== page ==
Thursday, 14 December 2017

BENGALI BONDE



My name is Bond.... James Bond! Aww.... "Ami Bonde... cholbe naki luchi... murir sathey?".... Hi....hi... hi..... This is good enough reason for any real or virtual life Mr. Bond to avoid coming anywhere near me... Oh my God! Ain't I that little girl still who loved wrapping these pearl drop sized, juicy BENGALI BONDE with luchi /poori and finish at least four of these sweet rolls in four minutes? Yes, I am if only my health conditions allowed me to have the tummy satisfying amount, neither would I deprive myself from having a little of everything that I love.... That is the way I make peace with life! I indulge in all kinds of fried stuffs... salted or sweet .... the son seems to have picked up that habit .... He loves jilipi, amriti and this BENGALI BONDE. I thank the Almighty for this.... else it would have been a thing of suspicion that he is mine and that he belongs to a very humble, overly "Bongofied' family on both sides. I have noticed, this much loved but not that much pedigreed Bengali sweet gets tastier as it travels towards the interior of Bengal, you can always prove me wrong because I draw inferences from assumptions and not extensive researches. The son's love for BENGALI BONDE made our father get fresh bonde everyday from the local shops whenever the son stayed at his "dadun's.... the smiling buro's bari", now the brother gets for him. BENGALI BONDE can be called the nearest cousin of sweet boondi... it is juicer and melt in the mouth whilst sweet boondi, the non-Bengali way is drier and crunchy.... the ingredients used may be same.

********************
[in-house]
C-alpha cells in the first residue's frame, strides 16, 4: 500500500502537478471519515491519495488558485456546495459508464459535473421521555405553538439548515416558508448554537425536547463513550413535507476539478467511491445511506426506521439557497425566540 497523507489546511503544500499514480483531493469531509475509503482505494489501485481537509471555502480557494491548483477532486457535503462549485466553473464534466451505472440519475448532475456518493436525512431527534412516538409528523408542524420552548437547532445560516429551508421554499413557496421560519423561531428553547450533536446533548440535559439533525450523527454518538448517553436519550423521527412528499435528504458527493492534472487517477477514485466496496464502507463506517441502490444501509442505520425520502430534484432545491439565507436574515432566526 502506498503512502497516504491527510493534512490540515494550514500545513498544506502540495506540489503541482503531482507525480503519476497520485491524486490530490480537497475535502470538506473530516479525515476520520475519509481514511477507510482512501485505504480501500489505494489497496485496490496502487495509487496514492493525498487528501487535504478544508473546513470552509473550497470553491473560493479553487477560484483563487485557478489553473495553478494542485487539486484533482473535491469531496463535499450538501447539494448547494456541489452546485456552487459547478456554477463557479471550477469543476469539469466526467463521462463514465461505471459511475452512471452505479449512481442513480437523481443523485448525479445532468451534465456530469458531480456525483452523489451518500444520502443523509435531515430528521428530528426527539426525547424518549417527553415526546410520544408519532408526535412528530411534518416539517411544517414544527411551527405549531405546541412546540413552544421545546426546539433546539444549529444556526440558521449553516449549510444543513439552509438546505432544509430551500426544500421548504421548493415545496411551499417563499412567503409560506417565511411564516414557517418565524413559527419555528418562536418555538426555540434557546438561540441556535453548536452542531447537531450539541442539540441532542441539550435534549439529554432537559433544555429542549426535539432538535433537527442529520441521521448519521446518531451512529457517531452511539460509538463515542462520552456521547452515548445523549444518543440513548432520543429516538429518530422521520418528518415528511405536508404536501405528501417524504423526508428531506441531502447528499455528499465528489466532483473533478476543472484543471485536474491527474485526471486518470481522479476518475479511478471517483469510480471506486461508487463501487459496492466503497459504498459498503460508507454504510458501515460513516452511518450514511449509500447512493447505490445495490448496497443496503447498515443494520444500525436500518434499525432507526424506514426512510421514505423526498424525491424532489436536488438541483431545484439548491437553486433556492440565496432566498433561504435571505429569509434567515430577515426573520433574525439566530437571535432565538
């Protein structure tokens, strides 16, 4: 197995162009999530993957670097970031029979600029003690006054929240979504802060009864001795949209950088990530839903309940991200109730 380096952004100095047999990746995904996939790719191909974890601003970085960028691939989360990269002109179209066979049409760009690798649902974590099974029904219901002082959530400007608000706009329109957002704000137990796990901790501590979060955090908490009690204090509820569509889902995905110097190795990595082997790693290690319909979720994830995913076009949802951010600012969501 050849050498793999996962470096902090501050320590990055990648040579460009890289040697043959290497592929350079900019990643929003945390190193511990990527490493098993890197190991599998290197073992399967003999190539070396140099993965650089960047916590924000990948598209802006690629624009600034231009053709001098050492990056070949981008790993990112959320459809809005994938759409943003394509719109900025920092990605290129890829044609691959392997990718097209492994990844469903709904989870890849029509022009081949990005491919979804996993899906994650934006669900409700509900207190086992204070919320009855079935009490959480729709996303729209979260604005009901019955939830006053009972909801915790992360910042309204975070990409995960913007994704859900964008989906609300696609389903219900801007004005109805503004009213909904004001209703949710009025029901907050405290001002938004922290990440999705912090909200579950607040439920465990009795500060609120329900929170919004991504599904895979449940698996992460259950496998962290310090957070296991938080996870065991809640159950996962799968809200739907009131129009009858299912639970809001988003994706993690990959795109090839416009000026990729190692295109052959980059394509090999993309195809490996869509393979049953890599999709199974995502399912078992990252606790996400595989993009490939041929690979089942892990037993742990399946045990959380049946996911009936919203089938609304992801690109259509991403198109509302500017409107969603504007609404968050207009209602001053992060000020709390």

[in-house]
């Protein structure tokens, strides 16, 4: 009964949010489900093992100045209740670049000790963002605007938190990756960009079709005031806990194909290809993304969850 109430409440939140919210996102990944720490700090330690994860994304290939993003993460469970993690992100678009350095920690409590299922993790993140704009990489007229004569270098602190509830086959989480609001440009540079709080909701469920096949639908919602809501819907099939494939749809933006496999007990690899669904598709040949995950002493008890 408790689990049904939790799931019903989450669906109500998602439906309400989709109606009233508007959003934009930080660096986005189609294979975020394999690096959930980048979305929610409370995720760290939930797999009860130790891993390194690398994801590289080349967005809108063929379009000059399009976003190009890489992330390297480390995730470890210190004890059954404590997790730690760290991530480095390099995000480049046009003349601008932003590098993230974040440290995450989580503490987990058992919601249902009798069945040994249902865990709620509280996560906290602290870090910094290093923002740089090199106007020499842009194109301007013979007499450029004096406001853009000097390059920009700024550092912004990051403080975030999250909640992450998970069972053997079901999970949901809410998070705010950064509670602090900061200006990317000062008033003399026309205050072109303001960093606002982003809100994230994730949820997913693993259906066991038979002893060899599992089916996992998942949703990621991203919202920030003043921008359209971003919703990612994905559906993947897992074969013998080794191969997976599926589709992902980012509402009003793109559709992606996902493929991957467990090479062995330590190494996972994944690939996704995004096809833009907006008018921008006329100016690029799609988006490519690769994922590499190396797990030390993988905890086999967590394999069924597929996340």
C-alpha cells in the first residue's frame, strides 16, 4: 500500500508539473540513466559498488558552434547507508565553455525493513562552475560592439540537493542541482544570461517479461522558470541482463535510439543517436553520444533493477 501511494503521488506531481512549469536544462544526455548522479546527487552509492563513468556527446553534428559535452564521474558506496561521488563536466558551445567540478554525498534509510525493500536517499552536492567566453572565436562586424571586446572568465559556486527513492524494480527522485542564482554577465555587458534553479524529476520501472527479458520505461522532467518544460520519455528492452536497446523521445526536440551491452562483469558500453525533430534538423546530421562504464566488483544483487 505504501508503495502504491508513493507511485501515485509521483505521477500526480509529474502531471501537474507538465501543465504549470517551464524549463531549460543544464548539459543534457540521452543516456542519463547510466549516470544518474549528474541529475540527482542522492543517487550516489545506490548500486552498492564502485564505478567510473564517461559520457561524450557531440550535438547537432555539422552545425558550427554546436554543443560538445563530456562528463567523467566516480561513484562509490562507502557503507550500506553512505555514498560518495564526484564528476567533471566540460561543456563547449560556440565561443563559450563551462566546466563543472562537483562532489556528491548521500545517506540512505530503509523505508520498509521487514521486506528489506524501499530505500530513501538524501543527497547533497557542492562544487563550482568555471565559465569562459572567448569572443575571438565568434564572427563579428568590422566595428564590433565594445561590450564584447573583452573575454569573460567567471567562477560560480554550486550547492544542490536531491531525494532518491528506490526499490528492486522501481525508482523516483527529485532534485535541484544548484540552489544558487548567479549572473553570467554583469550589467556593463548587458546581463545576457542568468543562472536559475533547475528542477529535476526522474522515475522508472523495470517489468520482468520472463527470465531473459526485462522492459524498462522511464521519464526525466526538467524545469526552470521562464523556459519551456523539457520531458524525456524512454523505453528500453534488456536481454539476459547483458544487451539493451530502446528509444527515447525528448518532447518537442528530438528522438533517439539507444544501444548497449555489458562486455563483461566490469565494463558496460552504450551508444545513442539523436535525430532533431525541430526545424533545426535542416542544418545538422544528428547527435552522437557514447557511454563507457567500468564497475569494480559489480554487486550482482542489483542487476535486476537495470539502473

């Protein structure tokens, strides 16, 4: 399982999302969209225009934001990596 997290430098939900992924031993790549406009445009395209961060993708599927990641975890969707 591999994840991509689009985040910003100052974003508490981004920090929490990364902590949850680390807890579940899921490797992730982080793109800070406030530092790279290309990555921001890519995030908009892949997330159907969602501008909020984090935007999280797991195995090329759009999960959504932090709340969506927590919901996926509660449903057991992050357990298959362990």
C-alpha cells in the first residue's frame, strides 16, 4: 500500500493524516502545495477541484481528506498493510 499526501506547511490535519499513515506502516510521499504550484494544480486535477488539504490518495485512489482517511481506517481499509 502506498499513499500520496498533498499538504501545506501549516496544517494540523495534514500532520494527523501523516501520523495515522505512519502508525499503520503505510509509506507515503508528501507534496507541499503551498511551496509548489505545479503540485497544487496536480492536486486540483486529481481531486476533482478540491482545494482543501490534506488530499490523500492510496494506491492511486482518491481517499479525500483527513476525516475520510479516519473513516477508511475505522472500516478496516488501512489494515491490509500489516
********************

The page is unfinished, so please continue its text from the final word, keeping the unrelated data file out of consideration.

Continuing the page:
Some mornings brings in nostalgia, with it some "shalpatai mora bonde.".... a teen girl asking the man  at the counter.... "kaku dusho gram bonde aar roshogolla doshta.... mani boleche tatka dekhe ditey... taratari dao... school jabo".... She was in a hurry for the school but the mother planned for some "luchi... torkari...bonde" for the lunch box. Besides the thrill of opening the yum lunch box, there was other areas of interest in the school which eventually turned out to be nightmarish and I whispered to myself each day... when is the last day?... I do not wish to come back here again! .... may be because of the fear of Physics, Chemistry, Mathematics classes...haha! It is 30 and 1/2 years now and time to break that promise! On my next visit to Kolkata, I wish to take a tour of "our school and aaspass."..... no I will not inform one of my dearest friend Kakoli who is a teacher there, neither will ask the brother or Chandrayee to accompany me.... my readers know I am a happy loner. Coming to the point, I have in fact copy pasted this recipe of BENGALI BONDE following few of the bloggers.... but you know there cannot be any other recipe for preparing bonde neither do I have the chance to meet a "haluikar"... a sweet maker sitting here in the island. You will definitely appreciate the amount of labour I have put in or all of us do put in for all the dishes we prepare. I am not an angel who gives due credit to everyone who I follow.... there are two reasons for this... any heirloom recipe demands more or less same ingredients... the second is "kuch emoson wali baat hai".... I am unable to.... Anyway, for this BENGALI BONDE, which was not actually made in our family, I have drawn inspiration from the following blogs.... Scratching Canvas, our blogger friend Amrita Roy's Motions and Emotions and Mellow N Spicy. The lady at Scratching Canvas has described it with few do's and don'ts which I liked but did not follow, yet the sweet boondis came out really well and authentic.  When I am extra cautious, I am surely going to have some serious kitchen blunders, hence! The sweet boondi we get here is the dried ones unlike the ones Bengalis usually have though the Belur Math serves the dry variety as prasadam.... I felt I should try the the original BENGALI BONDE at home.... Now a days the Kolkata sweet shops are serving baked bonde... I did not taste yet. Usually, two to three food colours are used to prepare BENGALI BONDE and I used icing colours for it!.... that too in the xmas season.... haha! The pretty cool me was having a hot mini wok treat yesterday afternoon just to prepare the stomach for a sinful, favourite breakfast platter of "muri.... bonde.... aam"...